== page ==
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1 | The 2012 Presidential True Vote and Election Fraud Simulation Model |

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3 | Richard Charnin |

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5 | Click for latest version: |

6 | https://docs.google.com/spreadsheet/ccc?key=0AjAk1JUWDMyRdDQzLWJTdlppakNRNDlMakhhMGdGa0E#gid=13 |

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8 | Pre-election Polls and the”Horse Race” |

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10 | At the Real Clear Politics (RCP)website, there are currently 21 Obama vs. Romney state polls listed (mostly battleground states). Recorded 2008 vote shares will be used in the model until polling data becomes available. |

11 | http://www.realclearpolitics.com/epolls/latest_polls/elections/ |

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13 | Obama currently leads the RCP National poll average by 47.7-43.8%. He also leads the aggregate weighted state poll average by 49.5-44.1%. But undecided voters usually break for the challenger. If the election were held today, he would have a 95% win probability with 300-320 EV. |

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15 | Media pundits and pollsters only project the recorded vote – and they are usually right. They know there will be fraud, so they prepare you for it. The RV polls are transformed to LVs to promote an artificial “horse race”. The pundits want to predict the recorded vote. The closer they are, the better they look. But they never mention that it’s the fraud factor that gets them close. |

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17 | Virtually all of the current national polls are of Registered Voters (RV). An exception is Rasmussen, a GOP pollster, whose daily tracking poll is a Likely Voter (LV) subset of the RV. |

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19 | After allocating undecided voters, RV polls have closely matched the unadjusted exit polls and the True Vote Model. The Democrats always do better in RV polls than in the LV subsets. |

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21 | One month before the election, pollsters convert from RV to LV polls. The Likely Voter Cutoff Model effectively understates the potential turnout of millions of new Democratic voters. LV polls are usually good predictors of the fraudulent recorded vote. |

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23 | 1988-2008 Exit Poll Discrepancies |

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25 | Based on the historic record, Obama needs at least 55% to overcome systemic built-in fraud. In 2008 Obama had a 58% weighted average in the unadjusted STATE exit polls (76,000 respondents. He had 61% in the unadjusted NATIONAL Exit Poll (a 17,836 respondent subset of the state polls). |

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27 | But for the same 17,836 respondents, CNN shows that he had just a 52.9% share. The FINAL National Exit poll was forced to match the recorded share. Obama’s TRUE 18% state aggregate exit poll margin was reduced to 7.5% But that’s to be expected; all finals are forced to match the recorded vote. |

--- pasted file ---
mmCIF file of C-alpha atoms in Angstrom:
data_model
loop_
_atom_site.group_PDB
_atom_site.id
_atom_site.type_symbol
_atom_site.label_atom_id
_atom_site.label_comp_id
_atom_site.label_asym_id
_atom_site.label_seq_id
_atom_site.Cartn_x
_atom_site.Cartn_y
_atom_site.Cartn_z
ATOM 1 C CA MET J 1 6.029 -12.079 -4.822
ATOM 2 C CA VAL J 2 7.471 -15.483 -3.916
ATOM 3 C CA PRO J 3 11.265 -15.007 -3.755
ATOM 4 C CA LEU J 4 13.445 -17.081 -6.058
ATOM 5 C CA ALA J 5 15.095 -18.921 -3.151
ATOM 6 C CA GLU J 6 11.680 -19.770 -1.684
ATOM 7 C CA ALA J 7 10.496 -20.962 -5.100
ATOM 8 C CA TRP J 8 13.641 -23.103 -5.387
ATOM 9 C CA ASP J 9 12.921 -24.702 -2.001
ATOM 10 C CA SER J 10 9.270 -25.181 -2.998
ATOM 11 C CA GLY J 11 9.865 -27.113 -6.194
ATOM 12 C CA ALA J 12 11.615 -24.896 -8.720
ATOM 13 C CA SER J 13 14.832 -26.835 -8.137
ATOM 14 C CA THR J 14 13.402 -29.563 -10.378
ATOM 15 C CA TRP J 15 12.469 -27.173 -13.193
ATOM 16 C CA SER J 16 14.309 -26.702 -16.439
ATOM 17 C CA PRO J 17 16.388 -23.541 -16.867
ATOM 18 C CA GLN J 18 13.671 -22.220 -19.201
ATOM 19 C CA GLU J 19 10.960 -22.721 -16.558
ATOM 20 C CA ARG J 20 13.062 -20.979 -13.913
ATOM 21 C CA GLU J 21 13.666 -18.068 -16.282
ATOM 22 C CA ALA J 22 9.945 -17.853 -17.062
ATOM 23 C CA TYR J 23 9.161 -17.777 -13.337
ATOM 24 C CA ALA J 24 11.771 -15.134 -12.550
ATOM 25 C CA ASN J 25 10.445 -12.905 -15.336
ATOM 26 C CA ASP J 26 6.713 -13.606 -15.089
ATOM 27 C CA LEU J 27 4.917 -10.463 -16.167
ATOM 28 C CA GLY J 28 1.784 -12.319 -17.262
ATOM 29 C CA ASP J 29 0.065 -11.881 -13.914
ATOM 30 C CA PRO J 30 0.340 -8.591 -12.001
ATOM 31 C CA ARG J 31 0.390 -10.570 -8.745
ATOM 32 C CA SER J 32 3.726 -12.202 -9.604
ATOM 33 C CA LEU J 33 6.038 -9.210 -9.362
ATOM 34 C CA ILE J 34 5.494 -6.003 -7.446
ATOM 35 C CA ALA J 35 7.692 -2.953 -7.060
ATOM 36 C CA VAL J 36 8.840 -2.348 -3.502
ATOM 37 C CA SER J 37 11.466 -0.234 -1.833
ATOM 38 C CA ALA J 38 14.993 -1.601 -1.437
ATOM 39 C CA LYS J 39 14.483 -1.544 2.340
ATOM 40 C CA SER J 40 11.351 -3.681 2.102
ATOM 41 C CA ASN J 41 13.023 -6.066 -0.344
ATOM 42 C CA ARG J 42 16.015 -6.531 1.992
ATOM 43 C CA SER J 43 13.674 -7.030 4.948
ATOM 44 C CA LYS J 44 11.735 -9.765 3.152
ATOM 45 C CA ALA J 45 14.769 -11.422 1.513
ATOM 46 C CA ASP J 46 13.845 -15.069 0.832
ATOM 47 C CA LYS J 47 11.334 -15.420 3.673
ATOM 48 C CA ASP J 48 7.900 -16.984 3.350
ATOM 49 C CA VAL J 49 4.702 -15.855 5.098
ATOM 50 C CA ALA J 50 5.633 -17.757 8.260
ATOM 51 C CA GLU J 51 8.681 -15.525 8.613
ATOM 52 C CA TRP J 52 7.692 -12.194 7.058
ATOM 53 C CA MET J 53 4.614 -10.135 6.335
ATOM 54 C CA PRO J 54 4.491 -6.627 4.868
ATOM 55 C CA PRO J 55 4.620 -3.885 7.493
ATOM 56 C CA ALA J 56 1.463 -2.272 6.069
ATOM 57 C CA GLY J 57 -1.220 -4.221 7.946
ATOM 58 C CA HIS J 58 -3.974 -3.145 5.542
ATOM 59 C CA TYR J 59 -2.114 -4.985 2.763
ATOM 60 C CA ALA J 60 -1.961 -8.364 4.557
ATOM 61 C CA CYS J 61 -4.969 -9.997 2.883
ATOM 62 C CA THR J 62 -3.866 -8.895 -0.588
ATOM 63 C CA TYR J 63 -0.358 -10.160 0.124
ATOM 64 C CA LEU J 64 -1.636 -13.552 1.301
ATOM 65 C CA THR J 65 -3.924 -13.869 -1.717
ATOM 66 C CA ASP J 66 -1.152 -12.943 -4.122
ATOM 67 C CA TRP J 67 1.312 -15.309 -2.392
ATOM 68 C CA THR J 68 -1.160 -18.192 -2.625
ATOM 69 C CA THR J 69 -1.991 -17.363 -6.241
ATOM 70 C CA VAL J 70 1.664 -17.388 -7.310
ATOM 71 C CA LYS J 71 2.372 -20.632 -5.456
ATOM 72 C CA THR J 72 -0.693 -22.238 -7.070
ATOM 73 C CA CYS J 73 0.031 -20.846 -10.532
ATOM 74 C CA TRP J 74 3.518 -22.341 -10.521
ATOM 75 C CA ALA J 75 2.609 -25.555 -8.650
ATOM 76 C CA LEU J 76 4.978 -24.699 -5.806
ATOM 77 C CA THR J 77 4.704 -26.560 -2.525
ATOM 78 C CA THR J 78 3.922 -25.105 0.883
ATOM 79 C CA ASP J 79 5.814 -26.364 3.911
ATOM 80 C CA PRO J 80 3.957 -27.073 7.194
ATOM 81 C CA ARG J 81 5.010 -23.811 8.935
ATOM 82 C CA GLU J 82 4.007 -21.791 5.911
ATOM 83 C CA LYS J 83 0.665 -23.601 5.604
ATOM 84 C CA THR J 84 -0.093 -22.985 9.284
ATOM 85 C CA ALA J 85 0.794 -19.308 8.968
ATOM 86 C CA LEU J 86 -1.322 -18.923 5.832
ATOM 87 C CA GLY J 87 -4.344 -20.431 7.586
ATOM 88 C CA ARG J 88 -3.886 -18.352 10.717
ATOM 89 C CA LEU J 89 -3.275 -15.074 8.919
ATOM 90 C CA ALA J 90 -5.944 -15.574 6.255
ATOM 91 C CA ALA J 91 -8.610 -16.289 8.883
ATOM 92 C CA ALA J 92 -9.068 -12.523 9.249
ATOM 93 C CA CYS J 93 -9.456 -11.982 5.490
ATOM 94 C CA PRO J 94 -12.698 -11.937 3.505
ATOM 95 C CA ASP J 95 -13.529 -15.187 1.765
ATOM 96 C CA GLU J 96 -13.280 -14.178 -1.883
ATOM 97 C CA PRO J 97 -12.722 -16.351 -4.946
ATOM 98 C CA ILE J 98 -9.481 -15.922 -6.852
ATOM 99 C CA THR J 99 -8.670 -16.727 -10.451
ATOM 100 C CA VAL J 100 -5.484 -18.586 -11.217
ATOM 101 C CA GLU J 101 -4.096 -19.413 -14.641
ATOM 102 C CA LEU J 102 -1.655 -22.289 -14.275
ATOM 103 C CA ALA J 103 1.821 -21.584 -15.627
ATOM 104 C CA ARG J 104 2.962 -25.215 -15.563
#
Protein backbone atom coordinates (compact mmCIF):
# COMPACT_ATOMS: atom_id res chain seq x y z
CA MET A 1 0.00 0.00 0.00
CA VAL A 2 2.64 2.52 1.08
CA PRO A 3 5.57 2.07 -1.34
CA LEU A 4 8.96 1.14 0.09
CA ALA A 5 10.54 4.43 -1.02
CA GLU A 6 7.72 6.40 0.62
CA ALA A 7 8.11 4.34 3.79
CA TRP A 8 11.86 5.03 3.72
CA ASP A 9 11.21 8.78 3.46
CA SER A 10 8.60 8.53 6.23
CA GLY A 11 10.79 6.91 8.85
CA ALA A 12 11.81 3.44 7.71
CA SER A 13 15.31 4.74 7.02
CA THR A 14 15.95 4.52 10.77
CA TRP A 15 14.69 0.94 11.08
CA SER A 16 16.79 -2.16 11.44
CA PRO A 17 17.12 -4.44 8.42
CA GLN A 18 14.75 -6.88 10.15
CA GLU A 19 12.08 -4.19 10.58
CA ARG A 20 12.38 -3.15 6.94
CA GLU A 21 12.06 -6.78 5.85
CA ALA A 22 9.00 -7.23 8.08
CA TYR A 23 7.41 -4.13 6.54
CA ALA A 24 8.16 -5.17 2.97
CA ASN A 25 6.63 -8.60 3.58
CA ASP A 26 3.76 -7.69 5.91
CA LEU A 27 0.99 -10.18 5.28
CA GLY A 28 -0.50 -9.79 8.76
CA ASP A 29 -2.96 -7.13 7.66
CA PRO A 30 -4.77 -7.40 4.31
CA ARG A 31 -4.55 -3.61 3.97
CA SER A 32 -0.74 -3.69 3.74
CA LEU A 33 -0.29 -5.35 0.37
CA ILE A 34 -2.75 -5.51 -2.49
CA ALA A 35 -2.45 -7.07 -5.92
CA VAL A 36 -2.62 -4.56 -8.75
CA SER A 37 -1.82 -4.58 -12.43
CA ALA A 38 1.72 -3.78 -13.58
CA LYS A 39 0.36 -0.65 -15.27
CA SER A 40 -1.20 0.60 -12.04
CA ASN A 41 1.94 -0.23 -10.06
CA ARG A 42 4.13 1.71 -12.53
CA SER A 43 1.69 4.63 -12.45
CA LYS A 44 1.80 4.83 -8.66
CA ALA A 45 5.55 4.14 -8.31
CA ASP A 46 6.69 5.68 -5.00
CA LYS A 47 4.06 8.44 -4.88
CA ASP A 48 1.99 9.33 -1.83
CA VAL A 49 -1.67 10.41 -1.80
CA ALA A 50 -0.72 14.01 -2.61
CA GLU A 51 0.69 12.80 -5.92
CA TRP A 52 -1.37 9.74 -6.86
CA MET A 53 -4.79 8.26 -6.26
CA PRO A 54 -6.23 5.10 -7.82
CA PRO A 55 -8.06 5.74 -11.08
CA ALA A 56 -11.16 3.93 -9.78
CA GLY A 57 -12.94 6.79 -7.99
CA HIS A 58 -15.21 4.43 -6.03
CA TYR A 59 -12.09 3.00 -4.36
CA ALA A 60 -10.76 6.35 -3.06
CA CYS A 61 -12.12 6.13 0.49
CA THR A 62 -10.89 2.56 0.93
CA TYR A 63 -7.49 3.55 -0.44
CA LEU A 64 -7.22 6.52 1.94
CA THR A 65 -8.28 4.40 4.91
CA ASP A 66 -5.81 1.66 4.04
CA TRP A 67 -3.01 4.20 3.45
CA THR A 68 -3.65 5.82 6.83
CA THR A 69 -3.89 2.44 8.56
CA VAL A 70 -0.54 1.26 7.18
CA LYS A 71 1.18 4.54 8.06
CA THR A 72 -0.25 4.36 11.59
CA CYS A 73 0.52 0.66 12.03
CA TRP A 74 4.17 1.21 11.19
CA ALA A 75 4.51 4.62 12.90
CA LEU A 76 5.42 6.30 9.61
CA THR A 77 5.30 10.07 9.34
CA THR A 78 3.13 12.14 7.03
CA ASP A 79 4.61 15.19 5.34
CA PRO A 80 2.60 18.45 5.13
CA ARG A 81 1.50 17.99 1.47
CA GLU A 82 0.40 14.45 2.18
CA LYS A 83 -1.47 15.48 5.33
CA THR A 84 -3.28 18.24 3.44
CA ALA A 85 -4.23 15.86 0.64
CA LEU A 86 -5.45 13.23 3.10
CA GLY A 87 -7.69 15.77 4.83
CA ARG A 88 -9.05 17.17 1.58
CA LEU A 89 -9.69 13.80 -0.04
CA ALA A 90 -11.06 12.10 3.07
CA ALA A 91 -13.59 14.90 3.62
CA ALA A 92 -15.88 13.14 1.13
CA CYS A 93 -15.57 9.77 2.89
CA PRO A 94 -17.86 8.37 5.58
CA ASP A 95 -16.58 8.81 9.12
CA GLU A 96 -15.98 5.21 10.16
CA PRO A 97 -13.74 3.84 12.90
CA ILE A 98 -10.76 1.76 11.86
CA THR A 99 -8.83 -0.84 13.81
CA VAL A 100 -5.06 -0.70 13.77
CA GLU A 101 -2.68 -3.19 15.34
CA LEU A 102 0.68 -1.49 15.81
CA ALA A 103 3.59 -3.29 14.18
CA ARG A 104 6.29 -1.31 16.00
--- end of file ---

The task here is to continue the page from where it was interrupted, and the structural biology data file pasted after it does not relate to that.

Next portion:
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29 | Election fraud cut 4% from the average 1988-2008 Democratic presidential share. In the 1988-2008 presidential elections, the Democrats won the unadjusted exit polls by 52-42%, but the recorded vote margin was just 48-46%. |

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31 | Democratic True Vote = Recorded Vote + 4% Fraud Factor |

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33 | Final exit polls are always forced to match the rigged recorded votes that were predicted by the final pre-election LV polls. |

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35 | The True Vote Model |

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37 | The TVM has two options for estimating returning voters: The default option assumes that returning 2008 voters are in proportion to the unadjusted exit poll aggregate (Obama won by 58-40.3%). This is the True Vote option. |

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39 | The Recorded Vote option assumes that voters return in proportion to the 2008 recorded vote (won by Obama 52.9-45.6%). This is the Fraud option. |

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41 | Obama wins the TVM by 51-49%. But that assumes returning 2008 voters are proportional to 2008 recorded vote (Obama had 52.9%). Assuming the 2008 unadjusted state exit polls (he had 58% in the polls as well as a 58% True Vote), Obama wins in 2012 by 55-45%. He has 377 EV with a 99.99% win probability. |

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43 | A 1.25% annual voter mortality rate is assumed. The user can enter estimated turnout rates of living Obama and McCain voters. |

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45 | The TVM can be used to project a given state as well as the national vote. Turnout rates and vote shares used in projecting the national vote are applied to each state in order to derive the national aggregate. |